But the rule brings extensive changes in other areas, and it will be necessary to closely monitor whether long-term care facilities have made the changes necessary to comply. For example, surveyors may have to determine if staffing is sufficient to provide food to residents that is served at an appropriate temperature and in an appetizing form and is sufficient to prevent unintended weight loss and dehydration. That is just one new requirement of the new federal rule, but it illustrates that enforcement will not be a matter of simply taking a quick glance around the facility.

Hawaii’s Department of Health will have to drastically revise its lax attitude toward protecting residents of long-term care facilities

Kokua Council currently is suing the DOH to compel it to post inspection reports as required by state law.

DOH has declined to carry out unannounced inspections, which are the best way to uncover violations of these or prior state or federal rules.

It is also grossly underfunding the office of the Longterm Care Ombudsman to the point where the office cannot fulfill its mission to handle complaints related to the state’s 12,300 residents living in 1,700 long-term facilities.

The new rules are posted for download below and can be read on-line. Here are some highlights, which may not give a complete view of the changes—the document is 713 pages long, including comments and responses.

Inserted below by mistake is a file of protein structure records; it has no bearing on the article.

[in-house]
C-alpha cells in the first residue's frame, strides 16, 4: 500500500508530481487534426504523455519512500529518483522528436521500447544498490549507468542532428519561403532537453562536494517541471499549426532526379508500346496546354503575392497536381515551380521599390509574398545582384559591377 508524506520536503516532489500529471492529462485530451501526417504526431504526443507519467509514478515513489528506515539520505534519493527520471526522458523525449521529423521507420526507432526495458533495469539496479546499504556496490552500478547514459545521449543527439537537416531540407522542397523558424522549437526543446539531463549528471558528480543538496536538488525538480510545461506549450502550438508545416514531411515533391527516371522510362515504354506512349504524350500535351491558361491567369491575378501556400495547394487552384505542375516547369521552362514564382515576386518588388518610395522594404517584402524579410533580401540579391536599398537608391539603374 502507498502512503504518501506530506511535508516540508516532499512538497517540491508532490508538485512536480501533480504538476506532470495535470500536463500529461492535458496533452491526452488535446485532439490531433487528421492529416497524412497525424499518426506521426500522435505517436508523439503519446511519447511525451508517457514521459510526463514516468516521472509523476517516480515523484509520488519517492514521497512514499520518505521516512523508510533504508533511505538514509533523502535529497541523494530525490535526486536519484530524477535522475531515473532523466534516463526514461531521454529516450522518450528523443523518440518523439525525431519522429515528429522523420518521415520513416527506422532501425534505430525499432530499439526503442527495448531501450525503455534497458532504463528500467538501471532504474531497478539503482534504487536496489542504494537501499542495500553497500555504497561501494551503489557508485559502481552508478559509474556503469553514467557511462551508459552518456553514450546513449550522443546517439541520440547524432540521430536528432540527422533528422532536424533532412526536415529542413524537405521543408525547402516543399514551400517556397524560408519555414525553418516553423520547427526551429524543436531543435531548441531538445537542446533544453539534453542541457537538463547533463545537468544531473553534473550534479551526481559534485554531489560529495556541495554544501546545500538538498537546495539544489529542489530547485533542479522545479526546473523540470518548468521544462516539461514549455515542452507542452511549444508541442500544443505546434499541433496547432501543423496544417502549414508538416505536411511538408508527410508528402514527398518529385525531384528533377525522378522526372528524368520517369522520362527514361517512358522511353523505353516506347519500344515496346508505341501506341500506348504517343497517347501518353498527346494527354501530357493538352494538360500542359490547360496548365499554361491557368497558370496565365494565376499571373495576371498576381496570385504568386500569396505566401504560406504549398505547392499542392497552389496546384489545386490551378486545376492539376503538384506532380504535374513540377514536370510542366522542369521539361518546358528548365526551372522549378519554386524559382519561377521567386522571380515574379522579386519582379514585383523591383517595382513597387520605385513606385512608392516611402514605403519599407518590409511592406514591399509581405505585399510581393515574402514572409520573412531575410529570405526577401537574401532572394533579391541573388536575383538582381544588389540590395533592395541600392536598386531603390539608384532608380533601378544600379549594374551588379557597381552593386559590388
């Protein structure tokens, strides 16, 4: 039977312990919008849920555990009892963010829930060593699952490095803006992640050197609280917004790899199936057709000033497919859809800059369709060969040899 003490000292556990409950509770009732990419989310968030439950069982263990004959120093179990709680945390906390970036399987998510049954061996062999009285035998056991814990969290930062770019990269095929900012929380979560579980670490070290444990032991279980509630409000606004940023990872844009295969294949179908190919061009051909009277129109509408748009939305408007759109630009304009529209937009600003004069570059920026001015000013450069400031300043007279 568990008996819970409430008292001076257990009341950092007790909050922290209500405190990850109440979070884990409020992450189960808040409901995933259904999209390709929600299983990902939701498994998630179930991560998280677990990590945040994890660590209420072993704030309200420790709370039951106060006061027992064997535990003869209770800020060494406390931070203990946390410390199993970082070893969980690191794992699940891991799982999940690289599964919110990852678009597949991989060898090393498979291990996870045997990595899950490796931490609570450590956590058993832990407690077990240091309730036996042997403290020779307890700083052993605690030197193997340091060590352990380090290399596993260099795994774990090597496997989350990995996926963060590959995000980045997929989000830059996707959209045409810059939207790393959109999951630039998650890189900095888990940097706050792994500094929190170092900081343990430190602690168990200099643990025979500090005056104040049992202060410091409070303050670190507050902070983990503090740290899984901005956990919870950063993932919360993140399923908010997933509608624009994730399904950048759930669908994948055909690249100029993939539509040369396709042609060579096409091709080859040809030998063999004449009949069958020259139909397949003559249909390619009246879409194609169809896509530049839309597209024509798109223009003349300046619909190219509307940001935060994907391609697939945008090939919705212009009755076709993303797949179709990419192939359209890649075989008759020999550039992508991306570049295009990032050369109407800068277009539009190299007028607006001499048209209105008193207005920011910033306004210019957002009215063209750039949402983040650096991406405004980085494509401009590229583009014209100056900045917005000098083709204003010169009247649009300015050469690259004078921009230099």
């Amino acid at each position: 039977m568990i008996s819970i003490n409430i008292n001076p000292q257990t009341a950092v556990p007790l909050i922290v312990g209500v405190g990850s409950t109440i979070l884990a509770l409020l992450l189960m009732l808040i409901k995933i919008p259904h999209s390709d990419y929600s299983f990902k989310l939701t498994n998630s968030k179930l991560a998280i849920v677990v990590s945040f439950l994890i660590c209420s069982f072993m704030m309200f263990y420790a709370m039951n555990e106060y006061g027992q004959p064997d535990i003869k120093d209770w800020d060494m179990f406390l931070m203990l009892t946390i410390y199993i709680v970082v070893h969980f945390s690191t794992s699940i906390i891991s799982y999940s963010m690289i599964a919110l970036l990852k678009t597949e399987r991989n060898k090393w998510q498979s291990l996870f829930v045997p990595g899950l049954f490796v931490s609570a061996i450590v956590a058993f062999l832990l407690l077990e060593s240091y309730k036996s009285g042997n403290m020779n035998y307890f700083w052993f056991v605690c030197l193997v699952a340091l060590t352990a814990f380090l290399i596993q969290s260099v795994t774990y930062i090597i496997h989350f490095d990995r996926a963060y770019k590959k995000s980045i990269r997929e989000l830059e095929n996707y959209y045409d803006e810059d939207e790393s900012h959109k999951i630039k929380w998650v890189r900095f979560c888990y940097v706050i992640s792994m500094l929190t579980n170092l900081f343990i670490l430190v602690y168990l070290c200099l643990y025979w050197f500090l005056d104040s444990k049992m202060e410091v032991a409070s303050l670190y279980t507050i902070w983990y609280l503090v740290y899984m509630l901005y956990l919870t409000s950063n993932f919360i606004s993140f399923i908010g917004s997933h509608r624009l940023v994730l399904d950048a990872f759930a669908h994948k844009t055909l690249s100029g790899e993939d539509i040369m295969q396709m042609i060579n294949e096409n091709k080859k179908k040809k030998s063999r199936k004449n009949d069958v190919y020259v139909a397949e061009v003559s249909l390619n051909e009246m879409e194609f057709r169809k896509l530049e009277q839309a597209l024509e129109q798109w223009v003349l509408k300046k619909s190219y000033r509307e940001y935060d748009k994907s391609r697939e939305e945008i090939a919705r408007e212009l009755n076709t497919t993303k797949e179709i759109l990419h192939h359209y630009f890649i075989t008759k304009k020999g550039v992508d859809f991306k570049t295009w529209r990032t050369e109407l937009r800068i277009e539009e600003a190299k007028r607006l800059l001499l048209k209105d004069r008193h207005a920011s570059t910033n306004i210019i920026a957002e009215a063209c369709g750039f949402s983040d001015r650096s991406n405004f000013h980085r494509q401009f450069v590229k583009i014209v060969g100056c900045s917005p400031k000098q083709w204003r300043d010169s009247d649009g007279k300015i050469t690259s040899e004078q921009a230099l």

Mandatory arbitration prohibited in new agreements

This rule change applies to new agreements and does not prohibit arbitration in new disputes, if both parties choose that procedure. What the rule prohibits is pre-dispute arbitration clauses—that is, the prohibitions against court action that may be typically found in care home agreements. Again, these rules apply only to facilities receiving federal funds.

When a spouse or relative has to be admitted to a care home, the entire process is extremely traumatic for the family. Often, decisions have to be made on very short notice and without time to understand all the implications of the papers that must be signed. So requiring a family to sign away their right to sue in the event that a care home seriously injures their loved one is predatory.